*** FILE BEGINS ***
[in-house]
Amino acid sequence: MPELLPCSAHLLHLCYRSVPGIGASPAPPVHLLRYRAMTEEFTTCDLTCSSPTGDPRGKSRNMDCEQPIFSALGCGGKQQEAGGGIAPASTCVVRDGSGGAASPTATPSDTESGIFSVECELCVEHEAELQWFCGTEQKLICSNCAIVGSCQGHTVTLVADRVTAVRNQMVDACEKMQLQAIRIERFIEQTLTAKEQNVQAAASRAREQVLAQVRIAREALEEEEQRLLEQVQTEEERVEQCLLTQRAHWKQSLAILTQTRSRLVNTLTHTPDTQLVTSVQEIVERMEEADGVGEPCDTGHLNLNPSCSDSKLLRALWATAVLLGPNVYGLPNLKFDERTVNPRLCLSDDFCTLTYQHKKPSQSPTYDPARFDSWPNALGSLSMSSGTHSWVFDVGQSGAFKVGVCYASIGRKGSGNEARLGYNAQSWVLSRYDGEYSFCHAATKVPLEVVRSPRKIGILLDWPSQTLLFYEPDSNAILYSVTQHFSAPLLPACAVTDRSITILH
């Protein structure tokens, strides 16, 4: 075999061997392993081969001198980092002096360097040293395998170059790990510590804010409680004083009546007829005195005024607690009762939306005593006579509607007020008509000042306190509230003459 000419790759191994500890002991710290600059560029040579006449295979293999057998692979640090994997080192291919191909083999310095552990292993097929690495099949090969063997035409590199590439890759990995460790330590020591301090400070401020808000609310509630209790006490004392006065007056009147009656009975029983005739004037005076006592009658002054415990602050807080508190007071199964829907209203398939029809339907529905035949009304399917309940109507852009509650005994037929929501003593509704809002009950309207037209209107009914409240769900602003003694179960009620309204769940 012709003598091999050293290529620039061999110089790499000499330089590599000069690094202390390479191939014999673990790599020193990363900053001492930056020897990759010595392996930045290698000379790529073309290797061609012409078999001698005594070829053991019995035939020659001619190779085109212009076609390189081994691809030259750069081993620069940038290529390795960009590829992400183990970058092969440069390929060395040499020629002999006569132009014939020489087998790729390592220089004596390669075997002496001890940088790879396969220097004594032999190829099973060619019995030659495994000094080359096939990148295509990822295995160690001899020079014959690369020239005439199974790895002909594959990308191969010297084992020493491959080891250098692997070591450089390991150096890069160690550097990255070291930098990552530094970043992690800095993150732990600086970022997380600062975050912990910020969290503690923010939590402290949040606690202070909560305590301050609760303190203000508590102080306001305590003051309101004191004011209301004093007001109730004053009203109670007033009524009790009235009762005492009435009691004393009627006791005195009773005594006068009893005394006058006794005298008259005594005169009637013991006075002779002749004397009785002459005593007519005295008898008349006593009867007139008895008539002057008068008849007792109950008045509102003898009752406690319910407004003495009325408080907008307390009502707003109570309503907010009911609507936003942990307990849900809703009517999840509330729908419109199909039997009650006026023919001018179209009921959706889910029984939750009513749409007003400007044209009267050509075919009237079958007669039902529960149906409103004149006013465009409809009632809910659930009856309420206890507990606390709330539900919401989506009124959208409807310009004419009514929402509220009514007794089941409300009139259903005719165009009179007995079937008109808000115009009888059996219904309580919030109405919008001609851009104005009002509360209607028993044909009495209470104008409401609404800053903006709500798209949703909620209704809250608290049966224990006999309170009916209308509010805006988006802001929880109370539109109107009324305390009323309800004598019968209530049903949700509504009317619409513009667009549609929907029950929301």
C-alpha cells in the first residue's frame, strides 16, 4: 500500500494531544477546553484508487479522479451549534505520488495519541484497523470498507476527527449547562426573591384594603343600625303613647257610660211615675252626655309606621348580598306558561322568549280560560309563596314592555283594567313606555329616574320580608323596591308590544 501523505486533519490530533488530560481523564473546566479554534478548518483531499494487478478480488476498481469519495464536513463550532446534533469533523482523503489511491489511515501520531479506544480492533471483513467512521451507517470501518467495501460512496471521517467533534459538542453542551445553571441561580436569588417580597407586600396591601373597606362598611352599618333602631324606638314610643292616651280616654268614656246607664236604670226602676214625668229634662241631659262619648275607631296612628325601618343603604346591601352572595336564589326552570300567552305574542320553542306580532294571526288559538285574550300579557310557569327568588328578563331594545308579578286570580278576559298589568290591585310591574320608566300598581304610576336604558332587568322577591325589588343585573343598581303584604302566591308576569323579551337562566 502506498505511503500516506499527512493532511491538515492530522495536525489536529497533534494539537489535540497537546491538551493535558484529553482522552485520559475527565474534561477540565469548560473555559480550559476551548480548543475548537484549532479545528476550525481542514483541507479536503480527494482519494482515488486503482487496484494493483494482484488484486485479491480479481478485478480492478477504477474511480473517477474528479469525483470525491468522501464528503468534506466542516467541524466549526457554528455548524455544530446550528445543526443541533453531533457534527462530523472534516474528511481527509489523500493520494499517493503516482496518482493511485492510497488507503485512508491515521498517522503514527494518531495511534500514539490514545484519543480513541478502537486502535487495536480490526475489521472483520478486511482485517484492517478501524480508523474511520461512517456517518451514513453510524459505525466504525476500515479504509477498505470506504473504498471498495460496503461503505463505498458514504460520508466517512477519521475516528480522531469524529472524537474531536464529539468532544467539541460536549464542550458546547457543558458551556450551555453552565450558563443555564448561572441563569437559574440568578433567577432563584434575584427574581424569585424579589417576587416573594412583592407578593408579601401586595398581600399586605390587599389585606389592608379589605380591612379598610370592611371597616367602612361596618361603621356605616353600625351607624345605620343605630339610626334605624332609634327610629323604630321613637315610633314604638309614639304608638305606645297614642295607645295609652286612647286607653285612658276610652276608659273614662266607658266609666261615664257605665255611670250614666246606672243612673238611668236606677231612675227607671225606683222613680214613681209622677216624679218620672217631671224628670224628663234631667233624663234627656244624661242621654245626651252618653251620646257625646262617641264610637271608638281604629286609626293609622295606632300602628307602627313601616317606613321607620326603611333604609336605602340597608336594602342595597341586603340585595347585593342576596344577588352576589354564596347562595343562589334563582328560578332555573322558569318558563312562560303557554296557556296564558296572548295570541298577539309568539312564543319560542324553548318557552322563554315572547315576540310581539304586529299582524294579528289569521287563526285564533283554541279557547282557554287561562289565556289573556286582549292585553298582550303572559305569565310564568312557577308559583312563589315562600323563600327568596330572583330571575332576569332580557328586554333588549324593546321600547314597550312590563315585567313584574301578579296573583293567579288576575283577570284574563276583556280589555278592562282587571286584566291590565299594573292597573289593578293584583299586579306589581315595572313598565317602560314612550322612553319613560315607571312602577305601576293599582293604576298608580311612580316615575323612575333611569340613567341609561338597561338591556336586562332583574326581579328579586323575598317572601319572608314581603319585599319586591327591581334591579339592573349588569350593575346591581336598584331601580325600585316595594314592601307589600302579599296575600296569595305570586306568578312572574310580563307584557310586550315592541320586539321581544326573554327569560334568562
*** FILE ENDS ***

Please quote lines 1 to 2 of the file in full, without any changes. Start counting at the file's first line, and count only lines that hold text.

[in-house]
Amino acid sequence: MPELLPCSAHLLHLCYRSVPGIGASPAPPVHLLRYRAMTEEFTTCDLTCSSPTGDPRGKSRNMDCEQPIFSALGCGGKQQEAGGGIAPASTCVVRDGSGGAASPTATPSDTESGIFSVECELCVEHEAELQWFCGTEQKLICSNCAIVGSCQGHTVTLVADRVTAVRNQMVDACEKMQLQAIRIERFIEQTLTAKEQNVQAAASRAREQVLAQVRIAREALEEEEQRLLEQVQTEEERVEQCLLTQRAHWKQSLAILTQTRSRLVNTLTHTPDTQLVTSVQEIVERMEEADGVGEPCDTGHLNLNPSCSDSKLLRALWATAVLLGPNVYGLPNLKFDERTVNPRLCLSDDFCTLTYQHKKPSQSPTYDPARFDSWPNALGSLSMSSGTHSWVFDVGQSGAFKVGVCYASIGRKGSGNEARLGYNAQSWVLSRYDGEYSFCHAATKVPLEVVRSPRKIGILLDWPSQTLLFYEPDSNAILYSVTQHFSAPLLPACAVTDRSITILH